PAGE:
During the weeks of summer, the symptoms caused by Oak Lace Bugs (Corythucha arcuata) can be a concern to some landscapers & nurserymen. Often times, the infestations are most pronounced on white oaks. From a distance, the stippling of leaves from this piecing-sucking insect can produce symptoms that are similar to those from oak spider mites or classic leaf scorch. Closer inspection determines the identity of the pest.
Although the leaf discoloration of the foliage caused by oak lace bugs can be alarming, spraying is generally not considered to be necessary. Tall landscape oaks would require large spray volumes of insecticides to achieve controls. Some exceptions can be argued for valuable trees in high visibility areas, but usually action is not required. This pest primarily creates an aesthetic concern. It is doubtful the insects have significantly reduced the tree’s ability to store starches & sugars during much of the summer. Infested trees are often able to perform adequate photosynthesis before symptoms become severe. The plant health damage to large oaks in the landscape is usually minimal.
Oak lace bugs & other species within the genus Corythucha feed on deciduous trees & overwinter as adults. Alternatively, lace bug species within the genus Stephanitis feed on broadleaf evergreens & overwinter as eggs. Distinguishing either genera from one another is relatively easy since adult lace bugs in the genus Corythucha have rectangular shaped wings, while species in the Stephanitis genus have wings that are oval shaped.
Interestingly, oak lace bugs have a egg laying pattern on leaf undersides that resemble a “miniature Stonehenge.” Look for a batch of 30 to 50 tiny black “spikes” arranged in a circular area of 3/4 inch diameter or less. These are sometimes incorrectly identified as excrement material, but actually are the eggs of this insect. Overwintering adult females begin laying eggs in late spring after the oak leaves have expanded. In NJ, there are typically 3 or 4 generations per year with the final generation eggs being laid in late summer.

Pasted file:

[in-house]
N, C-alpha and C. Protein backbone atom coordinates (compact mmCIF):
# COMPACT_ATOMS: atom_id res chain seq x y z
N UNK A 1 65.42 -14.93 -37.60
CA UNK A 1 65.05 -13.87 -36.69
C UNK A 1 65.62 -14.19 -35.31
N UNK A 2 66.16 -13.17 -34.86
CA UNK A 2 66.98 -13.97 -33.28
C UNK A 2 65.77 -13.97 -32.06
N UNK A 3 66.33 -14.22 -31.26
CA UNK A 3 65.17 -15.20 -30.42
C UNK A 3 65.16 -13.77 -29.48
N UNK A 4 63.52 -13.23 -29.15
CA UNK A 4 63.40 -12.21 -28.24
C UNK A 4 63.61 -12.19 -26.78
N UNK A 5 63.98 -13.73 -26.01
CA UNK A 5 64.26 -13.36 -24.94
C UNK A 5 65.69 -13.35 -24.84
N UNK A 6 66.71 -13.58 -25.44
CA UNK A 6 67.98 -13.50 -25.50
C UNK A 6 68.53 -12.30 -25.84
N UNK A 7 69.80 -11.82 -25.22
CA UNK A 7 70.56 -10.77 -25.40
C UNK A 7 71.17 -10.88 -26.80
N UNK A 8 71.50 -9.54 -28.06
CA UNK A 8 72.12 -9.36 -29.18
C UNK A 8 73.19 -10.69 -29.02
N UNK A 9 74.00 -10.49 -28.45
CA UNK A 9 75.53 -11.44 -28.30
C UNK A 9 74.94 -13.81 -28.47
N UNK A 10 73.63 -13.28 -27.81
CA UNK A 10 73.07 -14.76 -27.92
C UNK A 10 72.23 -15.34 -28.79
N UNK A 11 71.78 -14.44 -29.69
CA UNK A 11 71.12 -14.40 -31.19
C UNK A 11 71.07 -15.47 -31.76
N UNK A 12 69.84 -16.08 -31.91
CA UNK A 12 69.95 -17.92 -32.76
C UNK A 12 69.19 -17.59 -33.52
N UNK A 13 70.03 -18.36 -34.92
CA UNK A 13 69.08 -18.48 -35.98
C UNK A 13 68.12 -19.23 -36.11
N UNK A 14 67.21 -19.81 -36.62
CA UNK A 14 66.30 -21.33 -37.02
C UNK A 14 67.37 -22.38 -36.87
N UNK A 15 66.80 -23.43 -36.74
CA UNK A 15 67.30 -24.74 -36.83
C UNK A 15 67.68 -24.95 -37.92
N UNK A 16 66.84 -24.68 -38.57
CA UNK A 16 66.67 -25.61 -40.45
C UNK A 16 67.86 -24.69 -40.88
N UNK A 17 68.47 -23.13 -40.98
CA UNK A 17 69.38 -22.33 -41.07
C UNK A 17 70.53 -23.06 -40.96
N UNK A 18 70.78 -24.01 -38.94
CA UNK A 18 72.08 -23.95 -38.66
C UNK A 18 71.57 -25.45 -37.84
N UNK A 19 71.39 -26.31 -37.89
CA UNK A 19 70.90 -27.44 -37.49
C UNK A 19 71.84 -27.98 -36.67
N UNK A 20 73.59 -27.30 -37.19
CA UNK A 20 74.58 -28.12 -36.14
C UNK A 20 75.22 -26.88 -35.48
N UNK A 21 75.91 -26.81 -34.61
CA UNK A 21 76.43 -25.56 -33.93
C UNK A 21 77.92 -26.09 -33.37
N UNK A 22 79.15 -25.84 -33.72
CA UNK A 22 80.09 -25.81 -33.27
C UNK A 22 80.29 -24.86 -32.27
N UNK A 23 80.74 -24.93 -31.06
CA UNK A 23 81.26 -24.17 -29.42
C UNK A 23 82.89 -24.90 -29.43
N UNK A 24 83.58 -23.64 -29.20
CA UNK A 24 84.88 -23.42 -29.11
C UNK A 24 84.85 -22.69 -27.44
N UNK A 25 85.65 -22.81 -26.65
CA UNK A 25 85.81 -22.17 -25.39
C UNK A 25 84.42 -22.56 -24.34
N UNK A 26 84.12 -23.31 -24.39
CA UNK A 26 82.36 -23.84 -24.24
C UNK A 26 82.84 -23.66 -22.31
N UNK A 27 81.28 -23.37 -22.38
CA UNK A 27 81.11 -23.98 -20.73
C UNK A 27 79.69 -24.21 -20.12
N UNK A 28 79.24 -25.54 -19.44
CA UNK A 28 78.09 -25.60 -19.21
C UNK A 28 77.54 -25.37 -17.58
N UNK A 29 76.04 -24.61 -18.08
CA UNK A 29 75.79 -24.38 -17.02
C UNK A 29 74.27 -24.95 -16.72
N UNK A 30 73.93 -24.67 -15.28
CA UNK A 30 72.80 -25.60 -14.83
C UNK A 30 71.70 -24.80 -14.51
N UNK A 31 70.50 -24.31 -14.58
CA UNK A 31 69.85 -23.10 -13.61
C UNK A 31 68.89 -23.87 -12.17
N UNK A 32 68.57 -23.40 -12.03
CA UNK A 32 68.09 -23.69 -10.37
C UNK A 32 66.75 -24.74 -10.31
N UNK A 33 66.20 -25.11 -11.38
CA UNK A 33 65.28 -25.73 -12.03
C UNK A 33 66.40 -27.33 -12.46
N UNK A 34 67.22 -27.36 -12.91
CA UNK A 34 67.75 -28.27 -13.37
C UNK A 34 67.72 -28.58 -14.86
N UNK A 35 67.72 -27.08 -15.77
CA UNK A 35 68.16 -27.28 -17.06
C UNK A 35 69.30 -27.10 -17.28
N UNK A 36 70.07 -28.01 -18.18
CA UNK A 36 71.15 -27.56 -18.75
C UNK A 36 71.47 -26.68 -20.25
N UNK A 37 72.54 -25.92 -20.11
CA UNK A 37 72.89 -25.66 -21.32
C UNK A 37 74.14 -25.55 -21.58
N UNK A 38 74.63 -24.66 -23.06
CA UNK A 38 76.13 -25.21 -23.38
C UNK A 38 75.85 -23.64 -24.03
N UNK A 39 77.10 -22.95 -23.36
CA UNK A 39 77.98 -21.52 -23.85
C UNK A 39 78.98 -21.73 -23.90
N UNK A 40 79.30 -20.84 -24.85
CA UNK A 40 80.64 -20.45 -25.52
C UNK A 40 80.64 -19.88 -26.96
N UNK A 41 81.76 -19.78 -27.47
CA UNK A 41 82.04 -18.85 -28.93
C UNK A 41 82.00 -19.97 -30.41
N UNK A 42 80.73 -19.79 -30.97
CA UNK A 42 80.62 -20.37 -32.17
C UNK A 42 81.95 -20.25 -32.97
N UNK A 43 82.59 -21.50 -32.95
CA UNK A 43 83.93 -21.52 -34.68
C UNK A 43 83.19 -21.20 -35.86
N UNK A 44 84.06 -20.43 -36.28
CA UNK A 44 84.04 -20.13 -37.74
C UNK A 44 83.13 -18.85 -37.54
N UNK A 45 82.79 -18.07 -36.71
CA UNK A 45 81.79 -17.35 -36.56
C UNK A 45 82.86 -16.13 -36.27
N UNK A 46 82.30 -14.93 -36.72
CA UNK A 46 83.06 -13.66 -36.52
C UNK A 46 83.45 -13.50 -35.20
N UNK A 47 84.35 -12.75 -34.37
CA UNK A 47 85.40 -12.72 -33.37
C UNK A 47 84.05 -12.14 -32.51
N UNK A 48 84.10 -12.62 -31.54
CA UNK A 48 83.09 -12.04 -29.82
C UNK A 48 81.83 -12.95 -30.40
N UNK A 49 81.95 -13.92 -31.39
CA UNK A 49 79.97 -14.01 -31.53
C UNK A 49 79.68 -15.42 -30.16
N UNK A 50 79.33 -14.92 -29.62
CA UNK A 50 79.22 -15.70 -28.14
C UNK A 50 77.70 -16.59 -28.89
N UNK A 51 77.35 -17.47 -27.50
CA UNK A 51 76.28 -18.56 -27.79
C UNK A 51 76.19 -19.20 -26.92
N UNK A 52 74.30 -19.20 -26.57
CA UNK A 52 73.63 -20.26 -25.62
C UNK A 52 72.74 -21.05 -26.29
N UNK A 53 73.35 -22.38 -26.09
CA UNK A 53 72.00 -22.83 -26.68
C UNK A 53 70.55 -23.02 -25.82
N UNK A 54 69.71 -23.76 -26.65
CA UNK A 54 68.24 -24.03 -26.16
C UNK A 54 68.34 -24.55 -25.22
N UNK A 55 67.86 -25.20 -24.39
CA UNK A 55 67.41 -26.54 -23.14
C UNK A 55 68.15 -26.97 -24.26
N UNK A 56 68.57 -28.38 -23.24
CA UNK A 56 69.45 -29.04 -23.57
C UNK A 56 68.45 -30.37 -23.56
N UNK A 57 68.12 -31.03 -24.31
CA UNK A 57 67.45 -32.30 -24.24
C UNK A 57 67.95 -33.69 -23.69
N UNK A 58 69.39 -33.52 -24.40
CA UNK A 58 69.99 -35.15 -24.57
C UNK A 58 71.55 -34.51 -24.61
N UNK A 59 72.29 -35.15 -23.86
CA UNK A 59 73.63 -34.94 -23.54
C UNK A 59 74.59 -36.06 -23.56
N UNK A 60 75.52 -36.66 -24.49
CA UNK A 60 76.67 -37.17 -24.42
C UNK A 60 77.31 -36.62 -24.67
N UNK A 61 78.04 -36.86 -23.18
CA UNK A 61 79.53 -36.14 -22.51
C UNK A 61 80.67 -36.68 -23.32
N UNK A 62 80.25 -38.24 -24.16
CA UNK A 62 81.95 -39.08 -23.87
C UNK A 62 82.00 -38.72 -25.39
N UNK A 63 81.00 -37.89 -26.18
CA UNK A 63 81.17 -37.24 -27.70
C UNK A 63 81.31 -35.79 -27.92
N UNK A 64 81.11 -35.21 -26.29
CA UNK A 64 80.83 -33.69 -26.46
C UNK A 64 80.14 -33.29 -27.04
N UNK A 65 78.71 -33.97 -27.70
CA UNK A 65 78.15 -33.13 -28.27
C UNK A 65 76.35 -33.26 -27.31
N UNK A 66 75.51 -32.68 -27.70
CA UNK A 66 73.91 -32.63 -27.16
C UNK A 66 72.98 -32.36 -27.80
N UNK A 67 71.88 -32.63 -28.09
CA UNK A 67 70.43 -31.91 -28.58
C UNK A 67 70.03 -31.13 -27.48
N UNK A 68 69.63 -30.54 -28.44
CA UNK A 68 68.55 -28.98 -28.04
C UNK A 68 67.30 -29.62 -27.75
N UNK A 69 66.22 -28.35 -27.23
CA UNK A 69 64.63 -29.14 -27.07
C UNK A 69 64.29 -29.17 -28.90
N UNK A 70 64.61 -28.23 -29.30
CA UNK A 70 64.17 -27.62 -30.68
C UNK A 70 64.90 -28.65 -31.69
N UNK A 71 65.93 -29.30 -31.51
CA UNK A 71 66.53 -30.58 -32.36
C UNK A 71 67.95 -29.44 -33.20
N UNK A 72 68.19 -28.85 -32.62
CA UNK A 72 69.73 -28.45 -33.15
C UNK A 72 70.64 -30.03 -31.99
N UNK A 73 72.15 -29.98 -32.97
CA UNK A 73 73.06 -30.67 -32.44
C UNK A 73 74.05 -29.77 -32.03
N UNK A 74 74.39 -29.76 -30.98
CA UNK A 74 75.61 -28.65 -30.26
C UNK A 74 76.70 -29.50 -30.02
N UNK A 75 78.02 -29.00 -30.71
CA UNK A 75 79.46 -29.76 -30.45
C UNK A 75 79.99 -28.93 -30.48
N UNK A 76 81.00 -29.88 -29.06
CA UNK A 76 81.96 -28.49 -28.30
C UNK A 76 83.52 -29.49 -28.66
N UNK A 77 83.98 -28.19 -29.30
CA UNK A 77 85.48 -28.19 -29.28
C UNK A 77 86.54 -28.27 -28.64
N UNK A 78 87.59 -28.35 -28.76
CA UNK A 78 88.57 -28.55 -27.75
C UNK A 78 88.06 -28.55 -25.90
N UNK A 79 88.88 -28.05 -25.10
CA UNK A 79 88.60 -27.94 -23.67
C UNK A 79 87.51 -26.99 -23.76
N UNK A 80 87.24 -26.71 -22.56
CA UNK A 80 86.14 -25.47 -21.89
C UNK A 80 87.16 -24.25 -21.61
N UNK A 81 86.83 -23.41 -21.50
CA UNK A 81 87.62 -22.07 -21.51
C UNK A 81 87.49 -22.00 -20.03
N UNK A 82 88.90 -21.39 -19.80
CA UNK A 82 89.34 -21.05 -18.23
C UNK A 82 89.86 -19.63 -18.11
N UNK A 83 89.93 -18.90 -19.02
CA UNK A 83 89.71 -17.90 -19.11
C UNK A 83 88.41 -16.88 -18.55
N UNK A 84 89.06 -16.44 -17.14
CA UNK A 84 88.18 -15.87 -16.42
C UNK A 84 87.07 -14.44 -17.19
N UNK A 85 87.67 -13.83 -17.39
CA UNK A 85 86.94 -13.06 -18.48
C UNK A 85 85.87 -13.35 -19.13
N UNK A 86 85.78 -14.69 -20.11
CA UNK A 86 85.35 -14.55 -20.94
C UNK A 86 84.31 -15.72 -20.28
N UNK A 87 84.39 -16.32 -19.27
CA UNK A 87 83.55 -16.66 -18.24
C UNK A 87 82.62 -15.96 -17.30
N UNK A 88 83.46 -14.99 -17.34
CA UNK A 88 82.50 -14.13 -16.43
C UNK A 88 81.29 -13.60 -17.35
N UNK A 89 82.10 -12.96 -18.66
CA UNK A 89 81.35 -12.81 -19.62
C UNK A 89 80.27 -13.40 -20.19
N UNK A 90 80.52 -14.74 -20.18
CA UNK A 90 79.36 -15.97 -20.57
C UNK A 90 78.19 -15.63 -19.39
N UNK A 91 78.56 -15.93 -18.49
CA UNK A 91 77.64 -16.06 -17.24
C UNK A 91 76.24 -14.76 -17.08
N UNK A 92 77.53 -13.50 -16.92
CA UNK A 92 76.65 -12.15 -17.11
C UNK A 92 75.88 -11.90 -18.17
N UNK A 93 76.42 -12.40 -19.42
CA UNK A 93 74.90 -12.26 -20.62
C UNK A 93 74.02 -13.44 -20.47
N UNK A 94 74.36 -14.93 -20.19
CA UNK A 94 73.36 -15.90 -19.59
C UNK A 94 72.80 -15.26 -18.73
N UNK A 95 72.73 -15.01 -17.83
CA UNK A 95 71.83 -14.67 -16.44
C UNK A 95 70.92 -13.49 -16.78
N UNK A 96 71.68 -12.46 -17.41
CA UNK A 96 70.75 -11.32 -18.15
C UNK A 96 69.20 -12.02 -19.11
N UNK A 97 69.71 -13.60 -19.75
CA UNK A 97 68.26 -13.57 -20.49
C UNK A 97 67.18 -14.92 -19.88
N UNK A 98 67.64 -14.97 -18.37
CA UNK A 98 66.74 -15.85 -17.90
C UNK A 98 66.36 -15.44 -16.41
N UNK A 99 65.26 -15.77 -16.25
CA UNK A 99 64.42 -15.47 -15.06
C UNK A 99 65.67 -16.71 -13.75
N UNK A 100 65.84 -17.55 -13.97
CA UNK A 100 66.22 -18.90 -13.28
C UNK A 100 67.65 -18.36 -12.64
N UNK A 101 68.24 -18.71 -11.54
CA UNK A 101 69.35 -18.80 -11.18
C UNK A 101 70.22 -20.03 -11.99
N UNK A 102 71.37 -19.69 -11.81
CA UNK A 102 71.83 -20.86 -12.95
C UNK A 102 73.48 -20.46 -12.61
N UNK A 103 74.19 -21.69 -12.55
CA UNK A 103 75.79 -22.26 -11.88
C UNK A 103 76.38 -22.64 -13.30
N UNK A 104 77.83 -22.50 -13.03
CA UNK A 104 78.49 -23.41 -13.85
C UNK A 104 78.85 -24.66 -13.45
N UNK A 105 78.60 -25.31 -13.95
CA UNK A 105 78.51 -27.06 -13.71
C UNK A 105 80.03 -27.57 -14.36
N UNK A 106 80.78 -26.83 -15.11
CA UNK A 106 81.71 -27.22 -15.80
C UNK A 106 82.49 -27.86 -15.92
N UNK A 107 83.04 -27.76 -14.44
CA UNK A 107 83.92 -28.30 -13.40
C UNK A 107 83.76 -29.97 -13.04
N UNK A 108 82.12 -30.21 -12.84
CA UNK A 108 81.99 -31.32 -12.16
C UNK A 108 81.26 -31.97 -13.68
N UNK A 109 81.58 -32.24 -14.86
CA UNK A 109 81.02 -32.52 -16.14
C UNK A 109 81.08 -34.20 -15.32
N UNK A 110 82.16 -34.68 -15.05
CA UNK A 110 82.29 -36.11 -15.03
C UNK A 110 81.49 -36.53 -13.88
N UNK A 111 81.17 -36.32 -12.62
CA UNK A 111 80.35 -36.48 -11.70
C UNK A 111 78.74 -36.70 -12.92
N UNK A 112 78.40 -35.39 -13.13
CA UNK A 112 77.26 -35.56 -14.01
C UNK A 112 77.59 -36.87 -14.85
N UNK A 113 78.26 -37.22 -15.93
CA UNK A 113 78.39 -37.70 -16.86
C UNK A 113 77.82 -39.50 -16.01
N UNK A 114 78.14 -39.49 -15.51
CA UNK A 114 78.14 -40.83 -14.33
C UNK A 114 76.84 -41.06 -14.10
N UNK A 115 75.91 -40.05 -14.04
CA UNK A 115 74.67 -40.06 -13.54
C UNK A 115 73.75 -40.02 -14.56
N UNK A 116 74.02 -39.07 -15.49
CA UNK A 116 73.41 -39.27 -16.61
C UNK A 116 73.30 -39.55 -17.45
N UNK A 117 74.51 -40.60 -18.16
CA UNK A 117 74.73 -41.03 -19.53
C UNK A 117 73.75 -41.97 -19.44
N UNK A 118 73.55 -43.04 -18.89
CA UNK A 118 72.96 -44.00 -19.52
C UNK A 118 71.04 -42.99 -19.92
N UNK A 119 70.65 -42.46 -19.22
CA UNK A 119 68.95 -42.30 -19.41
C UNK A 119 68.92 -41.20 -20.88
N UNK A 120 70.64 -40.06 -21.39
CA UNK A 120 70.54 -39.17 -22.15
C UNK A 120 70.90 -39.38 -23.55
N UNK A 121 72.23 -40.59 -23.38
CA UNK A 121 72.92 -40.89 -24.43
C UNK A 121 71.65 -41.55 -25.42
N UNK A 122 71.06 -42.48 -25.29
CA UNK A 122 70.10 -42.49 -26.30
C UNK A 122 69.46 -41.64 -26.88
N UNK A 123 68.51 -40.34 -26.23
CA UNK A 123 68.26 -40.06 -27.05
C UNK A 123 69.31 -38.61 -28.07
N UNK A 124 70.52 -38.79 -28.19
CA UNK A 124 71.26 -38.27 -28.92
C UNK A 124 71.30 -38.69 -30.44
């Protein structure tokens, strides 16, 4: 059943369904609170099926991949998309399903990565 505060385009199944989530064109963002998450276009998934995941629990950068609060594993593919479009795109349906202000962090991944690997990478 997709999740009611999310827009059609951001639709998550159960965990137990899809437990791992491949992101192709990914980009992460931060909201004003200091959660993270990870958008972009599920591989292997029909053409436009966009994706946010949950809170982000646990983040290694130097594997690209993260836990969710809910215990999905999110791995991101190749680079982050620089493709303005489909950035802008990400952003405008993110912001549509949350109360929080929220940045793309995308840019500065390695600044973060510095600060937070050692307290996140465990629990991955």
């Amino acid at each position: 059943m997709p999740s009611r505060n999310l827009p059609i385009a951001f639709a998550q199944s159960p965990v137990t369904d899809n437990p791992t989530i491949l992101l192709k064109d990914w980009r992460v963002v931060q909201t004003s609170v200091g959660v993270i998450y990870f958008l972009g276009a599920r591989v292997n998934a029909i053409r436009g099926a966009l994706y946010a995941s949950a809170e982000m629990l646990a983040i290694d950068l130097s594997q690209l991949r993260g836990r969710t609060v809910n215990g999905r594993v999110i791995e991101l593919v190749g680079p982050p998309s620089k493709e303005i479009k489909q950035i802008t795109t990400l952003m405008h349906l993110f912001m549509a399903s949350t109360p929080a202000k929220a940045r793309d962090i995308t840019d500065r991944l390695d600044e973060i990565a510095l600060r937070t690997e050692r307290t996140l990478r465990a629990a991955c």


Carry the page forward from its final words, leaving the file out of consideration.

The photograph below shows a variety of signs that can be identified on leaf undersides. These include fecal spots, eggs, the 5 instars of the nymphs, and adults. This information may be considered esoteric by some, but it can be of value to determine the size of future generations by observing eggs. Also if controls are desired, then targeting early nymph stages can enhance efficacy. As stated previously, often times the symptoms do not become prominent until later into the summer after 2 or 3 generations have been feeding. If a key oak tree in a key location is consistently infested every year, then treatments are best when provided early in the season. A systemic applied to the roots of large trees may require at least 2-3 months before the xylem can translocate the material sufficiently throughout the canopy.